Comparison of Feeding and Olfactory Behaviors Between Laboratory-Reared and Overwintered Native Boll Weevils (Coleoptera: Curculionidae)

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Abstract:

Major differences in the feeding and olfactory behaviors of laboratory-reared and overwintered native boll weevils, Anthonomus grandis grandis Boheman, were observed. Both number of feeding punctures and damaged anthers in cotton squares (flower buds) were at least 1.5 times lower for overwintered weevils than for a laboratory-reared strain. However, overwintered females damaged a greater number of anthers with each feeding attempt (>2.5-fold). Similar to what was observed for cotton squares, decreases in the number of feeding punctures for overwintered weevils were also noted for artificial food formulations. Ingestion rates for overwintered weevils were from 1.2- to 2-fold lower for a water extract of cotton squares with and without added sucrose. However, ingestion was significantly higher (>5-fold) for overwintered weevils on a per-puncture basis; i.e., overwintered weevils appeared to ingest higher quantities of water-soluble plant material per feeding attempt. Olfactory behavior also differed significantly; overwintered weevils were 14.4-28.8% more responsive to the volatiles of cotton squares in choice olfactory studies.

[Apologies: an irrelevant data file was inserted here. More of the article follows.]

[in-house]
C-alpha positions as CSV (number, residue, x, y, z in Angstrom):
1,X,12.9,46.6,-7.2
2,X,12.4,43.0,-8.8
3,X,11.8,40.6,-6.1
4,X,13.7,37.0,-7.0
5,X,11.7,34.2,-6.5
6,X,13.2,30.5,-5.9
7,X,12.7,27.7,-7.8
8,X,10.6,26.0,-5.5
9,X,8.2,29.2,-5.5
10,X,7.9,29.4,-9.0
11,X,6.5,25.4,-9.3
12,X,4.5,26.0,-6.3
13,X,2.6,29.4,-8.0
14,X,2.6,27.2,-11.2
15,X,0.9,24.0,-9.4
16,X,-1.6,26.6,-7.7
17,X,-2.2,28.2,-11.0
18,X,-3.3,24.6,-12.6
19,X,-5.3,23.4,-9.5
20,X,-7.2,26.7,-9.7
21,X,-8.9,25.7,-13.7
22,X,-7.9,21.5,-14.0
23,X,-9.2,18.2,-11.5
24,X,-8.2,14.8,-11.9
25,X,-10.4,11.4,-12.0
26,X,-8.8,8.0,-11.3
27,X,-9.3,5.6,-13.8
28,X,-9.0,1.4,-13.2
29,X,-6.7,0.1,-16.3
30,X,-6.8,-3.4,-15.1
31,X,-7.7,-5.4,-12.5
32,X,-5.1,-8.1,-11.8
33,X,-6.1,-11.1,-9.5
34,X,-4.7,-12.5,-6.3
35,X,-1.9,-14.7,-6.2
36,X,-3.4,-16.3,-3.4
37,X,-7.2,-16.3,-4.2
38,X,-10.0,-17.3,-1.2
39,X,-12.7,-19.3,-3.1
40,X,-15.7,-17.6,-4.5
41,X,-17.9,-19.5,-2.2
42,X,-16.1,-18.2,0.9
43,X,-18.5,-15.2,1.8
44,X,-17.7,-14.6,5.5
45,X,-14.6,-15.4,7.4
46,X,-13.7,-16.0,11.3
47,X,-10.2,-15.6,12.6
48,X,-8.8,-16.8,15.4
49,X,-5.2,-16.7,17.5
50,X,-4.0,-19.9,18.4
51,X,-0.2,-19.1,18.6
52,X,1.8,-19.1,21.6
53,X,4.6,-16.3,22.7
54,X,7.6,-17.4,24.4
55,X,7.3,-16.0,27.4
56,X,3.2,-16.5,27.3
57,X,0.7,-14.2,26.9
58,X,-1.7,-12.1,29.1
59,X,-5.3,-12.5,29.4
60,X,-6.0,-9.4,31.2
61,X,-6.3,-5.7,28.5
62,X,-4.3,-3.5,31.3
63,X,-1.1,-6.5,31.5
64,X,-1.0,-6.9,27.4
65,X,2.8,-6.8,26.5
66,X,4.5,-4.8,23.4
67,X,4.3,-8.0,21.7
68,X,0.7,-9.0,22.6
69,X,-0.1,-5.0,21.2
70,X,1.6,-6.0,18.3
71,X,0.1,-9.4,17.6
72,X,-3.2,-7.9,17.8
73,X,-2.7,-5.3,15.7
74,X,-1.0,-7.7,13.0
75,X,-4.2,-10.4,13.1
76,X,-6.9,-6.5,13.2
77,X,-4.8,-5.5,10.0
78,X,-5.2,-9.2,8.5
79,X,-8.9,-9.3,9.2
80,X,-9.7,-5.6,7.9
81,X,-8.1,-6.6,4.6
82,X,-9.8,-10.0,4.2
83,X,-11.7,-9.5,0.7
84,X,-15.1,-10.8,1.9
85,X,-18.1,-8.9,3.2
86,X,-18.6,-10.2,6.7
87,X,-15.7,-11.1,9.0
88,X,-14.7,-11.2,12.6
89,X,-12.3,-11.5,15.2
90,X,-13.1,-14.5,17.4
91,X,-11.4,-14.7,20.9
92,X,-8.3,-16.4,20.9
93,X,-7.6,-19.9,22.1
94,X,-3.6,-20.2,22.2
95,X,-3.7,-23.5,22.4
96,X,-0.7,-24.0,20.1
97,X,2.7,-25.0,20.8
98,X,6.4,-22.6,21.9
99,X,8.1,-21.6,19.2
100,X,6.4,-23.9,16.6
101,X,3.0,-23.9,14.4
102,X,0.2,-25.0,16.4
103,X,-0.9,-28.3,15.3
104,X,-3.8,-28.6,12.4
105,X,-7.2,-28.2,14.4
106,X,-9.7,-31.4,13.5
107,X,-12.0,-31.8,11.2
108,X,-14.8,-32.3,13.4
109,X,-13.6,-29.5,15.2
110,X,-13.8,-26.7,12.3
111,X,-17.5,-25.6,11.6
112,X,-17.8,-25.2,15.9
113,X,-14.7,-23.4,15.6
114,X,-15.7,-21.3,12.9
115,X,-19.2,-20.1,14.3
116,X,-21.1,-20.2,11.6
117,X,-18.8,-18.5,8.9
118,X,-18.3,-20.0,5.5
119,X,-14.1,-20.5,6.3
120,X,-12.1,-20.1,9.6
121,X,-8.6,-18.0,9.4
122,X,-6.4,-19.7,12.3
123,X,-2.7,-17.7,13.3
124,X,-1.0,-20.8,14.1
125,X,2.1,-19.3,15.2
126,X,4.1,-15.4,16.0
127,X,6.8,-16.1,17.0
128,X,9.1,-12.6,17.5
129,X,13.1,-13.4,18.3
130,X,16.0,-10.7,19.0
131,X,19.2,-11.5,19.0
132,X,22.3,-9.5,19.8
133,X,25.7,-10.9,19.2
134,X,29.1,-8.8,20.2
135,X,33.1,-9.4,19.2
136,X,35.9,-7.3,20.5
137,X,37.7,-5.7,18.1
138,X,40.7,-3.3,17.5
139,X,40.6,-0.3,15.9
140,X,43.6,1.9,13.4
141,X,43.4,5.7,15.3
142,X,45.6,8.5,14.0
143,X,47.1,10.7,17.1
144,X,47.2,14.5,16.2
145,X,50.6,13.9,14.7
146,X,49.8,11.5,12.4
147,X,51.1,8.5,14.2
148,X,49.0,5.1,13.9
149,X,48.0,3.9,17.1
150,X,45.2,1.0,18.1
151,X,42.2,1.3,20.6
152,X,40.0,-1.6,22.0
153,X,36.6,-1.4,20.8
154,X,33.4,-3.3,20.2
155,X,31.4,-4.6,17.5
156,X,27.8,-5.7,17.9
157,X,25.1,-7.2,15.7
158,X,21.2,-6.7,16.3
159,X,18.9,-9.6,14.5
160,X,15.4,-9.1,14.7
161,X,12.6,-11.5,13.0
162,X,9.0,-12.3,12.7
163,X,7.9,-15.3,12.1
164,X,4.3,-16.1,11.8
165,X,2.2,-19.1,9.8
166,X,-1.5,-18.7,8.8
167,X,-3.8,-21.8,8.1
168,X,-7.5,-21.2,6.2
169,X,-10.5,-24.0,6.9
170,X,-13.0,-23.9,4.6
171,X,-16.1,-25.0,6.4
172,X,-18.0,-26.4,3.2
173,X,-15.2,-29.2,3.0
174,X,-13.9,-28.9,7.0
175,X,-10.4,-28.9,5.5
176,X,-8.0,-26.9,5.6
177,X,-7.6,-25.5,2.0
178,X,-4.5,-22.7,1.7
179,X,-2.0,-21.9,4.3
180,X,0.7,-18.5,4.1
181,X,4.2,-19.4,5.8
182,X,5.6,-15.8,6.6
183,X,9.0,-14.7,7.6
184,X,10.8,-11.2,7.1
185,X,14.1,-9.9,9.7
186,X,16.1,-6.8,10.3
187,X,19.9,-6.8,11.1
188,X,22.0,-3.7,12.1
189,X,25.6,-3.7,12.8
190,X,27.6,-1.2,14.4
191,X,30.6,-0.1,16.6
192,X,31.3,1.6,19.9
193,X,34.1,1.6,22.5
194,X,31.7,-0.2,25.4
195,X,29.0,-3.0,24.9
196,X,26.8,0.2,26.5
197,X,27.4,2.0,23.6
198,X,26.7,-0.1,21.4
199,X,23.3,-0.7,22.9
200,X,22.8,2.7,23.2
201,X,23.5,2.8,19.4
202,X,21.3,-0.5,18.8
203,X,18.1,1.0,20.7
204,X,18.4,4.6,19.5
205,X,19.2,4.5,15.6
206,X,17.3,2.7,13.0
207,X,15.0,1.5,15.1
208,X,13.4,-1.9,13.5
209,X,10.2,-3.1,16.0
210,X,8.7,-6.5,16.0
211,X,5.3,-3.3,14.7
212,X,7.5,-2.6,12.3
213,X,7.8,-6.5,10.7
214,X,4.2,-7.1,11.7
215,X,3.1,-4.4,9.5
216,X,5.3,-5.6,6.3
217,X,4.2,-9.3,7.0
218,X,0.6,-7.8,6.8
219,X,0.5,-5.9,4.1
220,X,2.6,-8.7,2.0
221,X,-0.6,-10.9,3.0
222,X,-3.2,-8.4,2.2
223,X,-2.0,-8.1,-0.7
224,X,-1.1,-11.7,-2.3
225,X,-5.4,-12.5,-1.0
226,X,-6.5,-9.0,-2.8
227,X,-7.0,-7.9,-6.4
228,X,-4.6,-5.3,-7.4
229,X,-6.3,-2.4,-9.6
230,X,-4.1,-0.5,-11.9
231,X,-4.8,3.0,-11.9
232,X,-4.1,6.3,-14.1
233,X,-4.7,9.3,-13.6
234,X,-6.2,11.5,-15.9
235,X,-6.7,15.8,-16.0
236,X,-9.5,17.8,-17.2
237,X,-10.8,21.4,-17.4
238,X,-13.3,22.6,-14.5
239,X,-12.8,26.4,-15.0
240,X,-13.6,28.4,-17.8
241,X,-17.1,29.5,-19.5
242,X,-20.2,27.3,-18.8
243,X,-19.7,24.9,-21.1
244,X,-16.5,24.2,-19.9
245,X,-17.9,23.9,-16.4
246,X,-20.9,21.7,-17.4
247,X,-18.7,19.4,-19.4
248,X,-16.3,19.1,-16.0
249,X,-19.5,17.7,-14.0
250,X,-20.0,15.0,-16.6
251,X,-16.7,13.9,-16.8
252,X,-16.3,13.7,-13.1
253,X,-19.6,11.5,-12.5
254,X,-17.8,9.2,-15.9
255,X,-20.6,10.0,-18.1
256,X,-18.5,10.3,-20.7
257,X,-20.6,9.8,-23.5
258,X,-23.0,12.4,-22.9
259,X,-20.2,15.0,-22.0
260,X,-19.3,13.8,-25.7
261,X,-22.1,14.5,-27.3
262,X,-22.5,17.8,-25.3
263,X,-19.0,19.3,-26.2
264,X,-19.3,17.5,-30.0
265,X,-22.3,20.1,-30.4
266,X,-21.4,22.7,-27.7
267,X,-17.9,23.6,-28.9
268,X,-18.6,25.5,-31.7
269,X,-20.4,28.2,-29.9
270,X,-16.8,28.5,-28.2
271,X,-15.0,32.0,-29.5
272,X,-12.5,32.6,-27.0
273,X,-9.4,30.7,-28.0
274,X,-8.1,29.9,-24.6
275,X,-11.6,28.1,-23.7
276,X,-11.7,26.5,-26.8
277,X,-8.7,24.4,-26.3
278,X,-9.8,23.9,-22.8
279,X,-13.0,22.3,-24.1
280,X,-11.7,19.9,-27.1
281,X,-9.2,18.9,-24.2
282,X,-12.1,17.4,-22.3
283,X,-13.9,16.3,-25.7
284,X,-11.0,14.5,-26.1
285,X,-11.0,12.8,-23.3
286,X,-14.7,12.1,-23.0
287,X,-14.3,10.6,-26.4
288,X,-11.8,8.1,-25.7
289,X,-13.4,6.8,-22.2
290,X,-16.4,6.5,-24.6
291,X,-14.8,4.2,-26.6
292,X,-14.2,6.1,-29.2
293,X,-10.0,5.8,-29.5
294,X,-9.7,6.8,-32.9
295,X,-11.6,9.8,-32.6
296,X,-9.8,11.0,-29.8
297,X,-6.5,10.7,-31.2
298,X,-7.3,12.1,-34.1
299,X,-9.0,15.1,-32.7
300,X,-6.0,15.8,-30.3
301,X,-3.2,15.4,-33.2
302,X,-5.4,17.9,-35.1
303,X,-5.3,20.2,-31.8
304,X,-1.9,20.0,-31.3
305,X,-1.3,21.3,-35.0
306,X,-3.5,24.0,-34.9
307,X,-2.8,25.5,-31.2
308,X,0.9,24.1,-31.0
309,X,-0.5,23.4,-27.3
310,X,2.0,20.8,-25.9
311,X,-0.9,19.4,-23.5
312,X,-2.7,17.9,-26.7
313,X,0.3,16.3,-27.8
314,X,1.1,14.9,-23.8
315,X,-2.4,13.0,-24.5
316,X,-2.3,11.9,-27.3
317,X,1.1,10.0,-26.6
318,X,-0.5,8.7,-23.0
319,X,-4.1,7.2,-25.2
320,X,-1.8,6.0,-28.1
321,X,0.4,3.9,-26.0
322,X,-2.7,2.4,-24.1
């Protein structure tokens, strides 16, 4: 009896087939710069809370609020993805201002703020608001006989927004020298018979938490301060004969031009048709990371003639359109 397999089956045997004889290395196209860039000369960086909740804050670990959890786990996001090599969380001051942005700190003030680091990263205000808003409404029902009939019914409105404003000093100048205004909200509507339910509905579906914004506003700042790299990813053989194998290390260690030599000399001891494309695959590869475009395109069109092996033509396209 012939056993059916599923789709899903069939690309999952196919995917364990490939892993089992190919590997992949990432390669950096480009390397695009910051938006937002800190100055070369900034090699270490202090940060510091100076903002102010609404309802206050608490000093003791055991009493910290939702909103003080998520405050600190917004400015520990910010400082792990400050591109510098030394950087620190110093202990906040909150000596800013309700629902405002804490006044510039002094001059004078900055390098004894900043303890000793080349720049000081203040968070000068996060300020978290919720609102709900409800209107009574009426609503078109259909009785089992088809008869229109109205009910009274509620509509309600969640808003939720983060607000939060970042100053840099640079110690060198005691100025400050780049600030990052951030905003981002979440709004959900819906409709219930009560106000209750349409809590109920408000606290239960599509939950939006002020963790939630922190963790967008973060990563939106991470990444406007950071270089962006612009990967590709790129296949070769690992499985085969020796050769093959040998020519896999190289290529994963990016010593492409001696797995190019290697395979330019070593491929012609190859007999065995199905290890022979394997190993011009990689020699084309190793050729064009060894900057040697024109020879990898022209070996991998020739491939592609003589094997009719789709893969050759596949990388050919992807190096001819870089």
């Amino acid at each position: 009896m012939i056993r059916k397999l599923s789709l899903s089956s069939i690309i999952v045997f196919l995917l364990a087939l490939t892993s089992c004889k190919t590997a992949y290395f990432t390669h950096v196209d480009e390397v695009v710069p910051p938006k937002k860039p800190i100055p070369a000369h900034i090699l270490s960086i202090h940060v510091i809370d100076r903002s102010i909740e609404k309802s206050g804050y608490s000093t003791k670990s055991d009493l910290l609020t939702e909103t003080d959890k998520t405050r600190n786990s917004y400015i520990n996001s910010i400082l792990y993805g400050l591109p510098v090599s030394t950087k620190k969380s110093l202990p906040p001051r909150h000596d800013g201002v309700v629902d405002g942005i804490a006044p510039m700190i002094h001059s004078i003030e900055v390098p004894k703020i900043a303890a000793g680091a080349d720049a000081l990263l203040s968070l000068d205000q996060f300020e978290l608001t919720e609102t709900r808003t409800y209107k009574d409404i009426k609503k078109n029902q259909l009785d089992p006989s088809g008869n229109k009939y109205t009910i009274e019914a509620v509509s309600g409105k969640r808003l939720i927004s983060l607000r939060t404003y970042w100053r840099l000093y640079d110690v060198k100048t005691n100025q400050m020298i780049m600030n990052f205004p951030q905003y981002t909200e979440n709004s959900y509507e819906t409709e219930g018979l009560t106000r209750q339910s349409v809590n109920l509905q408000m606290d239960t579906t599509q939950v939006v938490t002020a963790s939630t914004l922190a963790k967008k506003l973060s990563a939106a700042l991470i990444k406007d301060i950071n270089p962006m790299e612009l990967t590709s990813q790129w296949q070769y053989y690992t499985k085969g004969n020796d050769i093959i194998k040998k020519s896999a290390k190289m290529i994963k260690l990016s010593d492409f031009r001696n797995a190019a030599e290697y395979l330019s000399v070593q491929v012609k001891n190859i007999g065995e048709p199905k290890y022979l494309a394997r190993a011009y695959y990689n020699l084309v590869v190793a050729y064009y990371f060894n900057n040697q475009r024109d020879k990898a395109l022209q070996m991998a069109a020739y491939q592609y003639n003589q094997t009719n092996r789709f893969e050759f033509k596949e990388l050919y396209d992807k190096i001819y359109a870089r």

Document Type: Research Article

Publication date: December 1, 1992

More about this publication?
  • Journal of Economic Entomology is published bimonthly in February, April, June, August, October, and December. The journal publishes articles on the economic significance of insects and is divided into the following sections: apiculture & social insects; arthropods in relation to plant disease; forum; insecticide resistance and resistance management; ecotoxicology; biological and microbial control; ecology and behavior; sampling and biostatistics; household and structural insects; medical entomology; molecular entomology; veterinary entomology; forest entomology; horticultural entomology; field and forage crops, and small grains; stored-product; commodity treatment and quarantine entomology; and plant resistance. In addition to research papers, Journal of Economic Entomology publishes Letters to the Editor, interpretive articles in a Forum section, Short Communications, Rapid Communications, and Book Reviews.
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